The Marital Spectator

Mitt on Marriage

His critics are divorced from reality.

By 5.8.13

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Former GOP presidential candidate Mitt Romney got under the craw of the liberal intelligentsia concerning his remarks about marriage during his commencement address to graduates at Southern Virginia University last month:

This is a promise: "Launch out into the deep, and your nets will be filled." How do you do that? Well, getting married is one way to launch into the deep. I'm so glad I found Ann when I was still so young. Combining your life with another person, particularly someone—men and women as different as we are, this combination is tremendously challenging and enormously rewarding.

Some people could get married but choose to take more time, they say, for themselves. Others plan to wait until they're well into their 30s or 40s before they think about getting married. They're going to miss so much of living, I'm afraid. From the beginning of recorded time the prophet Adam recorded this life secret: "Therefore shall a man leave his father and his mother and shall cleave unto his wife." Marriage is a gift from God. Now, some may dismiss the counsel coming from the Bible because it comes from a book which they've discarded. But the Bible is one of two things: either it's the word of God, as I believe, or it's the product of brilliant philosophers and sages who've observed lives and nations and civilizations and history over thousands and thousands of years. Either way, the Bible is a pearl of wisdom, the distillation of lessons of life. So when it says "marry," listen.

Romney went on to state, “If you meet someone you love, get married. Have a quiver-full of kids if you can,” In essence, all the former Massachusetts Governor is saying is to “go forth and multiply.” This advice has been handed down to succeeding generations for thousands of years.

But as far as the liberal intelligentsia is concerned, Romney is a heretic. Jennifer Wadsworth, a blogger with the Times Union out of Albany, New York sniped, “Mitt Romney shared some questionable (though, if you’re into that biblical stuff, pretty righteous) advice with a gathering of college grads about how to live a full life.” Wadsworth went on to write:

It’s more than a little unsettling to hear a mainstream political figure referencing what’s widely considered a radical anti-feminist anti-family planning world view. It’s sweet that he commends his wife, Ann, for committing to being a full-time mom and housewife, but his culty language makes it all a little creepy.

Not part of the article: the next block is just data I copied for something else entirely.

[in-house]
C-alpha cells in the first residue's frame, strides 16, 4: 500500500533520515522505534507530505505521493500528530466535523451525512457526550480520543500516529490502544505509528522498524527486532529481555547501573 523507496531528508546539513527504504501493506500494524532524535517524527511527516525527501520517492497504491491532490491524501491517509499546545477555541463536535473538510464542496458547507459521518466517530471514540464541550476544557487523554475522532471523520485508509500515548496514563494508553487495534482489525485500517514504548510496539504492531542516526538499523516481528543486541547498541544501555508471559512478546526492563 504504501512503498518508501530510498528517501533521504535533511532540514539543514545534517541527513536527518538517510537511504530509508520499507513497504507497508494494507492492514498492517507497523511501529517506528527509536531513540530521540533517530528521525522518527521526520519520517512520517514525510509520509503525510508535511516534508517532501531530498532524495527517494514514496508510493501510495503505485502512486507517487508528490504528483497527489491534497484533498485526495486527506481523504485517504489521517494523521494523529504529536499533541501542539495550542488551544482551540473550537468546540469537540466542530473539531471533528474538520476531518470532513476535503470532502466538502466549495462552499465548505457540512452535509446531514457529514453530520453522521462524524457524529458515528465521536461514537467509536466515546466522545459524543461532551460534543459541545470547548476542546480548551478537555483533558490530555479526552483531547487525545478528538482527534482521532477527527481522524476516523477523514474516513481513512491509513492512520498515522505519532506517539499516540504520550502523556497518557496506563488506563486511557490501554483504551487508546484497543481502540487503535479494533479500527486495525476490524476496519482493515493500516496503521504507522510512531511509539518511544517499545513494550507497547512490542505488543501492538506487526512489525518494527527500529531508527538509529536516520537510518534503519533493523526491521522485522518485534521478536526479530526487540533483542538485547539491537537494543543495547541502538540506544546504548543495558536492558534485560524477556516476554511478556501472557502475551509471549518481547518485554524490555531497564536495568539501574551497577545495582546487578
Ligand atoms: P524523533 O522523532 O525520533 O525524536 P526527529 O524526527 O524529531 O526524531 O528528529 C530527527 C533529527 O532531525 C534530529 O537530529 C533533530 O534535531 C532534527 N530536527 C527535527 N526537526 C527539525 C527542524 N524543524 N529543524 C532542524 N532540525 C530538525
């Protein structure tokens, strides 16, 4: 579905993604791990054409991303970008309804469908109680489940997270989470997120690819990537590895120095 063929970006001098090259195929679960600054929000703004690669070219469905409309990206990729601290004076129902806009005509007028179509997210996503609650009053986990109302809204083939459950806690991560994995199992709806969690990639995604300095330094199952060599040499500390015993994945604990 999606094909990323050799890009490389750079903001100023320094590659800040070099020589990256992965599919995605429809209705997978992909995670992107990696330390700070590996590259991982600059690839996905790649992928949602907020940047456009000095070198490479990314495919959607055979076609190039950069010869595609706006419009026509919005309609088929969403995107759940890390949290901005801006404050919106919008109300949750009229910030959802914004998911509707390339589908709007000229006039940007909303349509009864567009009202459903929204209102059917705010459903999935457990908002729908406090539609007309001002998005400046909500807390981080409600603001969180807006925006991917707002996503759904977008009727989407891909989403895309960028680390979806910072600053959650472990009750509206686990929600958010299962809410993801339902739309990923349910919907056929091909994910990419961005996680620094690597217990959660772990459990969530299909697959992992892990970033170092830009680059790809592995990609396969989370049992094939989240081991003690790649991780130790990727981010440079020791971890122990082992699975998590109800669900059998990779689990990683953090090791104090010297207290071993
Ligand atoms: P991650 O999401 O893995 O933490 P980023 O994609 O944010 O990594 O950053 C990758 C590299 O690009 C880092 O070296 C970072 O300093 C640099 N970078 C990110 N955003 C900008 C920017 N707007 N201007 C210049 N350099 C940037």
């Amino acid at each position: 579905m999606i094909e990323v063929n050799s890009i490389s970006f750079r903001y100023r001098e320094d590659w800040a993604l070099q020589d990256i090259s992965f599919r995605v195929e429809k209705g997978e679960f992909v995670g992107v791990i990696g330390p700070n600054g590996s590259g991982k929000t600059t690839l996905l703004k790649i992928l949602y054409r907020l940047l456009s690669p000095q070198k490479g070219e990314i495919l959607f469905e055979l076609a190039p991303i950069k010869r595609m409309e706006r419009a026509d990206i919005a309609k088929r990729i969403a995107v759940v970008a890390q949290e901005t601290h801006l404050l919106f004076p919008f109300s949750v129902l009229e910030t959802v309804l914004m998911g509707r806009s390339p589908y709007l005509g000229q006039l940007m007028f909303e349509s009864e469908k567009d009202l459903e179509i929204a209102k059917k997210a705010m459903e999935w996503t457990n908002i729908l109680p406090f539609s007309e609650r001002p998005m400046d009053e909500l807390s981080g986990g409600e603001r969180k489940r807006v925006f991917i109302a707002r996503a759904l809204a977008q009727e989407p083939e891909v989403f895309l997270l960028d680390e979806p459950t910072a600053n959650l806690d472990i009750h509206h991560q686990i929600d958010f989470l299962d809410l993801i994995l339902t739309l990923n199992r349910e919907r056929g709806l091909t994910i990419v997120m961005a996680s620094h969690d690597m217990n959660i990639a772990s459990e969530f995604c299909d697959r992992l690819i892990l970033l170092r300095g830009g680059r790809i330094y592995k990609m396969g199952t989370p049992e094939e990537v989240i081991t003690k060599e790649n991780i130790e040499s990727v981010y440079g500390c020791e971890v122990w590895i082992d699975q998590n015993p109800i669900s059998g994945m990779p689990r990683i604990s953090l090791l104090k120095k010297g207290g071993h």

During a panel discussion on CNN’s Piers Morgan Live, Columbia University professor Marc Lamont Hill called Romney “a religious fanatic who’s telling 21-year old college graduates to have binders full of children.” The View’s Joy Behar made it about Romney’s wealth. “He also has ten houses,” bellowed Behar. “Somebody’s who very rich can afford to say, ‘Have a quiver-full of kids.’”

Oh, please!

If President Obama were to tell college graduates to get married young and have lots of children, the likes of Jennifer Wadsworth, Marc Lamont Hill, and Joy Behar would praise Obama’s wisdom and hail him as a model husband and father. They don’t really object to the advice. Rather they object to who is providing it.

And why wouldn’t Mitt Romney tell college graduates to marry young? He married Ann Davies at the age of 22. They became parents the following year and four other children followed. The Romneys have been married for 44 years and will remain married until death do them part. Marriage and family have done Mitt Romney a world of good.

Yet for all the good marriage has done for Mitt Romney, the cold fact is marriage isn’t for everyone. Can you say King Henry VIII? OK, we aren’t in the 16th century. But in the 21st century, many young people have grown up with memories of misery where it concerns their parents’ marriage (or marriages). Such experiences make some college graduates leery of entering into nuptials. What advice does Romney have for someone who is skeptical of entering into matrimony?

Conversely, there are young people who would like nothing more than to marry. But a college education guarantees neither prosperity nor a pleasing appearance. Suppose no one wants to marry you. What advice does Mitt Romney have to offer to a college graduate unable to find a bride or groom?

Whatever Romney’s advice might be, I think college graduates would be better served listening to him than to President Obama.

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About the Author
Aaron Goldstein writes from Boston, Massachusetts.